Ugaritic Indefinite Pronouns
What was the title of your dissertation and what was it about?
The dissertation was titled, “Ugaritic Indefinite Pronouns: Linguistic, Social, and Textual Perspectives,” and it treats indefinite pronouns—words like English anyone, anything, someone, something—in the Ugaritic language. I used linguistic models drawn from recent research in linguistic typology and formal semantics to provide a more detailed description of these pronouns, as well as an account of their importance for our understanding of genre and the history of scribal formation standing behind the texts produced at Ugarit in the Late Bronze Age (roughly 1250–1185 BCE).
Where did you complete your doctoral studies? What drew you to this program/institution?
I completed my doctoral studies in the department of Near Eastern Languages and Civilizations at the University of Chicago. I was drawn to the program at Chicago in large part by the work of my advisor, Dennis Pardee, which I had read with growing interest and excitement in the years leading up to my decision to pursue further graduate studies. The department was also attractive because of its breadth—with multiple specialists in various fields of linguistic, historical, and archaeological study, it provides an environment in which you can pursue your research wherever it leads. When questions arise that are outside your area of specialization, someone else in the building will be able to point you in the right direction.
What advice would you give somebody pursuing academia and struggling to decide what program would be the “best fit”?
You want to find a program that has the right mix of people and curriculum, and both matter—go to a program that provides both excellent training across your discipline through rigorous course work as well as a faculty with whom you are eager to study and whose research programs interest you. When you join a graduate program, you are not there just to earn a degree—you are entering a research community that is pursuing specific objectives individually and collectively. Finding a place where your own interests fit in with those of your department will make your experience an enjoyable and enriching one.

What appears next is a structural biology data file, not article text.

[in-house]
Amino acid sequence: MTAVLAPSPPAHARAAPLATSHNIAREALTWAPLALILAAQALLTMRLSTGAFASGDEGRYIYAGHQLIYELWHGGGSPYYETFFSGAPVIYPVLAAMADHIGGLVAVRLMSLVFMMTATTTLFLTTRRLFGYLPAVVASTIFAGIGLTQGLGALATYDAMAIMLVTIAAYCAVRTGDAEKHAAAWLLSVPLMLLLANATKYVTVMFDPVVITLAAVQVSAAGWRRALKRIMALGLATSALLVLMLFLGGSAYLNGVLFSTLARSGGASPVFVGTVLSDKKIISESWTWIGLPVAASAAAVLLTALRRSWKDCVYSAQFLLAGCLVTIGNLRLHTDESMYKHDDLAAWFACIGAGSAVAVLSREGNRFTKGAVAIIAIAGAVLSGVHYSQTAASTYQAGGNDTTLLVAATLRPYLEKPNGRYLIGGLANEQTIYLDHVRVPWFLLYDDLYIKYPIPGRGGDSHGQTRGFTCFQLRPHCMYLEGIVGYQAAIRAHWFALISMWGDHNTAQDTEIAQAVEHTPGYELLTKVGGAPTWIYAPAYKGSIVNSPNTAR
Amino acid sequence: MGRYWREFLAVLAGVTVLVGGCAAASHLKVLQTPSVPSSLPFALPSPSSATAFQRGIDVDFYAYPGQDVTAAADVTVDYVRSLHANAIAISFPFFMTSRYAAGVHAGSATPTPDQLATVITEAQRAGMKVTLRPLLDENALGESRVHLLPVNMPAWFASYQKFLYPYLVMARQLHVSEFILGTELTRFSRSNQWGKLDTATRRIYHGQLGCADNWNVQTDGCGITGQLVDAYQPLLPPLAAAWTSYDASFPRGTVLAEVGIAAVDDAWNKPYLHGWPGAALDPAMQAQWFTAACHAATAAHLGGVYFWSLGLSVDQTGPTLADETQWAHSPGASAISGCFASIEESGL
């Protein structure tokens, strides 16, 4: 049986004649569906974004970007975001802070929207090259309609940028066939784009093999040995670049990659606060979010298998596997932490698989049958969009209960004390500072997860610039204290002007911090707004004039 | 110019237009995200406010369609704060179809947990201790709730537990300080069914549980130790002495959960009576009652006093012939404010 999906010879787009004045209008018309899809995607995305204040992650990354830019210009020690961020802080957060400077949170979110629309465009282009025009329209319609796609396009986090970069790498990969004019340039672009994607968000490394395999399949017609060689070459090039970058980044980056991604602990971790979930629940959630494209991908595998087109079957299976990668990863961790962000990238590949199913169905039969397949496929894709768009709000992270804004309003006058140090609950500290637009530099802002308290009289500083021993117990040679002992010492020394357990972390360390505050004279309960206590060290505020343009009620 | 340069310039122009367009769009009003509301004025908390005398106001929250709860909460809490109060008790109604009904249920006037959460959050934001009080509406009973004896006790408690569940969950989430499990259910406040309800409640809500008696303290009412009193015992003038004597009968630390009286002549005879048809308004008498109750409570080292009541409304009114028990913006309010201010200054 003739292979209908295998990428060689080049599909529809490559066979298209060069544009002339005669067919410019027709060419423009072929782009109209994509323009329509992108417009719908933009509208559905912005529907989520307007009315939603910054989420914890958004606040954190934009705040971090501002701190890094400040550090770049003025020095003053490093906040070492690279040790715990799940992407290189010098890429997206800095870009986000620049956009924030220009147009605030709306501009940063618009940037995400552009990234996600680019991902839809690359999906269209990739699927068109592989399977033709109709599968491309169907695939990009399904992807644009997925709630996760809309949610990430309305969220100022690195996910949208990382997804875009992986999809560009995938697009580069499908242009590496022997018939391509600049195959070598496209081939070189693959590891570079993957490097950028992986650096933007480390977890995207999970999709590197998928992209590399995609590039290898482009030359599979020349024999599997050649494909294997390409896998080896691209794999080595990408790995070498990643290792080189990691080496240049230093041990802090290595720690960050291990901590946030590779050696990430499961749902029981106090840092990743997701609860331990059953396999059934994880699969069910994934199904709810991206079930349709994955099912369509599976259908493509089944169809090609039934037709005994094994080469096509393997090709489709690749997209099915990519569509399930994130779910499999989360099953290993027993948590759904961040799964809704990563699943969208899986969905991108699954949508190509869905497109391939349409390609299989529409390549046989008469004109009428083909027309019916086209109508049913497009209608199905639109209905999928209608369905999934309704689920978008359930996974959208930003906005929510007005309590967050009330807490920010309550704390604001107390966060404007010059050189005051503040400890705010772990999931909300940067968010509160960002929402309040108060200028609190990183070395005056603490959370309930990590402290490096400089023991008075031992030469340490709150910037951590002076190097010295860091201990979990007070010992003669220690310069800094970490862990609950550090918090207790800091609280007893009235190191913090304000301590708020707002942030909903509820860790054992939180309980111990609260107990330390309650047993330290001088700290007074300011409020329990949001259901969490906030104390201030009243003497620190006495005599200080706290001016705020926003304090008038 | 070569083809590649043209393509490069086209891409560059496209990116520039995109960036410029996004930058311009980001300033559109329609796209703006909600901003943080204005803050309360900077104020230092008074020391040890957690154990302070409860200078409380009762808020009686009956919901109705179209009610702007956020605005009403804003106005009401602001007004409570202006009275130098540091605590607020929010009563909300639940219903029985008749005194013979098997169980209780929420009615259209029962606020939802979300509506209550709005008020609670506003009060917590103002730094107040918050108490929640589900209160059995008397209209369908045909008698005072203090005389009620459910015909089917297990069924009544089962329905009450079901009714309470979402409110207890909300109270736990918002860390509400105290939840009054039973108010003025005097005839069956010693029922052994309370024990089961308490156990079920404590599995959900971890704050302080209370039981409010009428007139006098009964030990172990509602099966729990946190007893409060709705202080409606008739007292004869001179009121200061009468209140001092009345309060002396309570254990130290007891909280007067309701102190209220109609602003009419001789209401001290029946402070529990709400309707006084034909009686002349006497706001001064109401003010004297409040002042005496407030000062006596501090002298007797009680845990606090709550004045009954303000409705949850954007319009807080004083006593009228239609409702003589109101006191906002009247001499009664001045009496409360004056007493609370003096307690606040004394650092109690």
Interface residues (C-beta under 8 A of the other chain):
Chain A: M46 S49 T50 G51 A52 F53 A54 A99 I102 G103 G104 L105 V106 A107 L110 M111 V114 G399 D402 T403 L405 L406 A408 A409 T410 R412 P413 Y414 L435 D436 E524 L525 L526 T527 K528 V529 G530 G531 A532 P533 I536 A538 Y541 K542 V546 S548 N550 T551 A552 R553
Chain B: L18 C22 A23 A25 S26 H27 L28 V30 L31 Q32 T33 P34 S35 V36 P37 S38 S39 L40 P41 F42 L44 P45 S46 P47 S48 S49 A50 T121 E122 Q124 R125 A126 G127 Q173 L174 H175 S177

What does your dissertation and its topic mean for your future scholarship? How does it connect to the content of your classes and your program at Wheaton?
In my opinion, the textual material recovered from the ancient city of Ugarit remains some of the most exciting and important material available for research. I plan to continue working on a variety of linguistic and historical projects related to these texts. At Wheaton, I teach Hebrew language and literature, with a focus on texts from the first millennium BCE to the beginning of our era (i.e., the Hebrew Bible, Hebrew inscriptions, Ben Sira, Qumran). My work with Ugaritic informs my study and teaching of Hebrew in a couple of ways. For one, Ugaritic and Hebrew are closely related languages, so insights gained in one can often shed new light on the other. But even more importantly is the fact that working with Ugaritic texts teaches you how to think about texts in the contexts of their production. The Ugaritic texts were found in controlled excavations, so we can look at how different texts in a given “archive” relate to one another and, not infrequently, we actually know a bit about the individuals they mention. Getting a closer look at the dynamics involved in scribal formation and textual production and organization “on the ground” helps us to think in fresh ways about what may have been going on in Judean scribal circles several centuries later.